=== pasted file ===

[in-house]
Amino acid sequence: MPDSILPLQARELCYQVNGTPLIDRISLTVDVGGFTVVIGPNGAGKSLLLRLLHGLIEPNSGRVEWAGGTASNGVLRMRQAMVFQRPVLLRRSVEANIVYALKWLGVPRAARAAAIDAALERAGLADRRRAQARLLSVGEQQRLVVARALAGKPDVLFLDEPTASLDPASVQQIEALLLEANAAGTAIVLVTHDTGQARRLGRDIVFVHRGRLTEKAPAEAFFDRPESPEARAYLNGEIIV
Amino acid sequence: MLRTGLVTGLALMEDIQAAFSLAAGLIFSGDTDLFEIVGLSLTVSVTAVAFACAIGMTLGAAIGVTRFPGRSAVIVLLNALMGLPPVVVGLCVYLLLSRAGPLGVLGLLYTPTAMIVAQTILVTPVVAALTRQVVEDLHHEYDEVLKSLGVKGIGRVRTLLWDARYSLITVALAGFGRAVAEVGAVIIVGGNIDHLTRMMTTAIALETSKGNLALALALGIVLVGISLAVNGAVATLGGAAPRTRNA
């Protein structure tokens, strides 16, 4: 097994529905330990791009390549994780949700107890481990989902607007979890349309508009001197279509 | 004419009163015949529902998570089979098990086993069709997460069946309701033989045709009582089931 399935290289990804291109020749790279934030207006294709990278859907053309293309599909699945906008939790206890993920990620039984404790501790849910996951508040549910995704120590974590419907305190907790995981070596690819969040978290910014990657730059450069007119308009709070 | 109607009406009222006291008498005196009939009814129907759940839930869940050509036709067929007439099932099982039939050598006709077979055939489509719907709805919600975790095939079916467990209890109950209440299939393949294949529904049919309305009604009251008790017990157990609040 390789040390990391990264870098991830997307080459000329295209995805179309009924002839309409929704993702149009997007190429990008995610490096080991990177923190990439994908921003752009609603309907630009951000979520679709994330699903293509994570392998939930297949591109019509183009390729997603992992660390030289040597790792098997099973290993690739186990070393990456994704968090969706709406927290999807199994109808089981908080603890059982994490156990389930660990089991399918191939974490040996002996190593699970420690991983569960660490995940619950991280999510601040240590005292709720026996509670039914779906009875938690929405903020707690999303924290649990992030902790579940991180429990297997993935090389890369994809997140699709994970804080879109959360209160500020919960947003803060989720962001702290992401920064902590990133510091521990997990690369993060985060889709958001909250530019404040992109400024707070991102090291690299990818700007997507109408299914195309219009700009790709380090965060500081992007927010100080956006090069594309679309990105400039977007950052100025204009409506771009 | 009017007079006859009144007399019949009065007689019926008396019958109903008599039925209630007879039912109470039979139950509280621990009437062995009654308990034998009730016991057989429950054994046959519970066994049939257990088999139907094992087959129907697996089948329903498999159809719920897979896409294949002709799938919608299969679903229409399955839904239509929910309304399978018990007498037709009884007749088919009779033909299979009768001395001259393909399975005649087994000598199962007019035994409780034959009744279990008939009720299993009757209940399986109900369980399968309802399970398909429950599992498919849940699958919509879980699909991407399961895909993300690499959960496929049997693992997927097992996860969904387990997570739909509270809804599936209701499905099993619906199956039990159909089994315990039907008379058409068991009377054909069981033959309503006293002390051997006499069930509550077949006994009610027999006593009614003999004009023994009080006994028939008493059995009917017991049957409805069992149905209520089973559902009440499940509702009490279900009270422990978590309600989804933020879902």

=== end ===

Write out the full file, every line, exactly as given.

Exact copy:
[in-house]
Amino acid sequence: MPDSILPLQARELCYQVNGTPLIDRISLTVDVGGFTVVIGPNGAGKSLLLRLLHGLIEPNSGRVEWAGGTASNGVLRMRQAMVFQRPVLLRRSVEANIVYALKWLGVPRAARAAAIDAALERAGLADRRRAQARLLSVGEQQRLVVARALAGKPDVLFLDEPTASLDPASVQQIEALLLEANAAGTAIVLVTHDTGQARRLGRDIVFVHRGRLTEKAPAEAFFDRPESPEARAYLNGEIIV
Amino acid sequence: MLRTGLVTGLALMEDIQAAFSLAAGLIFSGDTDLFEIVGLSLTVSVTAVAFACAIGMTLGAAIGVTRFPGRSAVIVLLNALMGLPPVVVGLCVYLLLSRAGPLGVLGLLYTPTAMIVAQTILVTPVVAALTRQVVEDLHHEYDEVLKSLGVKGIGRVRTLLWDARYSLITVALAGFGRAVAEVGAVIIVGGNIDHLTRMMTTAIALETSKGNLALALALGIVLVGISLAVNGAVATLGGAAPRTRNA
């Protein structure tokens, strides 16, 4: 097994529905330990791009390549994780949700107890481990989902607007979890349309508009001197279509 | 004419009163015949529902998570089979098990086993069709997460069946309701033989045709009582089931 399935290289990804291109020749790279934030207006294709990278859907053309293309599909699945906008939790206890993920990620039984404790501790849910996951508040549910995704120590974590419907305190907790995981070596690819969040978290910014990657730059450069007119308009709070 | 109607009406009222006291008498005196009939009814129907759940839930869940050509036709067929007439099932099982039939050598006709077979055939489509719907709805919600975790095939079916467990209890109950209440299939393949294949529904049919309305009604009251008790017990157990609040 390789040390990391990264870098991830997307080459000329295209995805179309009924002839309409929704993702149009997007190429990008995610490096080991990177923190990439994908921003752009609603309907630009951000979520679709994330699903293509994570392998939930297949591109019509183009390729997603992992660390030289040597790792098997099973290993690739186990070393990456994704968090969706709406927290999807199994109808089981908080603890059982994490156990389930660990089991399918191939974490040996002996190593699970420690991983569960660490995940619950991280999510601040240590005292709720026996509670039914779906009875938690929405903020707690999303924290649990992030902790579940991180429990297997993935090389890369994809997140699709994970804080879109959360209160500020919960947003803060989720962001702290992401920064902590990133510091521990997990690369993060985060889709958001909250530019404040992109400024707070991102090291690299990818700007997507109408299914195309219009700009790709380090965060500081992007927010100080956006090069594309679309990105400039977007950052100025204009409506771009 | 009017007079006859009144007399019949009065007689019926008396019958109903008599039925209630007879039912109470039979139950509280621990009437062995009654308990034998009730016991057989429950054994046959519970066994049939257990088999139907094992087959129907697996089948329903498999159809719920897979896409294949002709799938919608299969679903229409399955839904239509929910309304399978018990007498037709009884007749088919009779033909299979009768001395001259393909399975005649087994000598199962007019035994409780034959009744279990008939009720299993009757209940399986109900369980399968309802399970398909429950599992498919849940699958919509879980699909991407399961895909993300690499959960496929049997693992997927097992996860969904387990997570739909509270809804599936209701499905099993619906199956039990159909089994315990039907008379058409068991009377054909069981033959309503006293002390051997006499069930509550077949006994009610027999006593009614003999004009023994009080006994028939008493059995009917017991049957409805069992149905209520089973559902009440499940509702009490279900009270422990978590309600989804933020879902």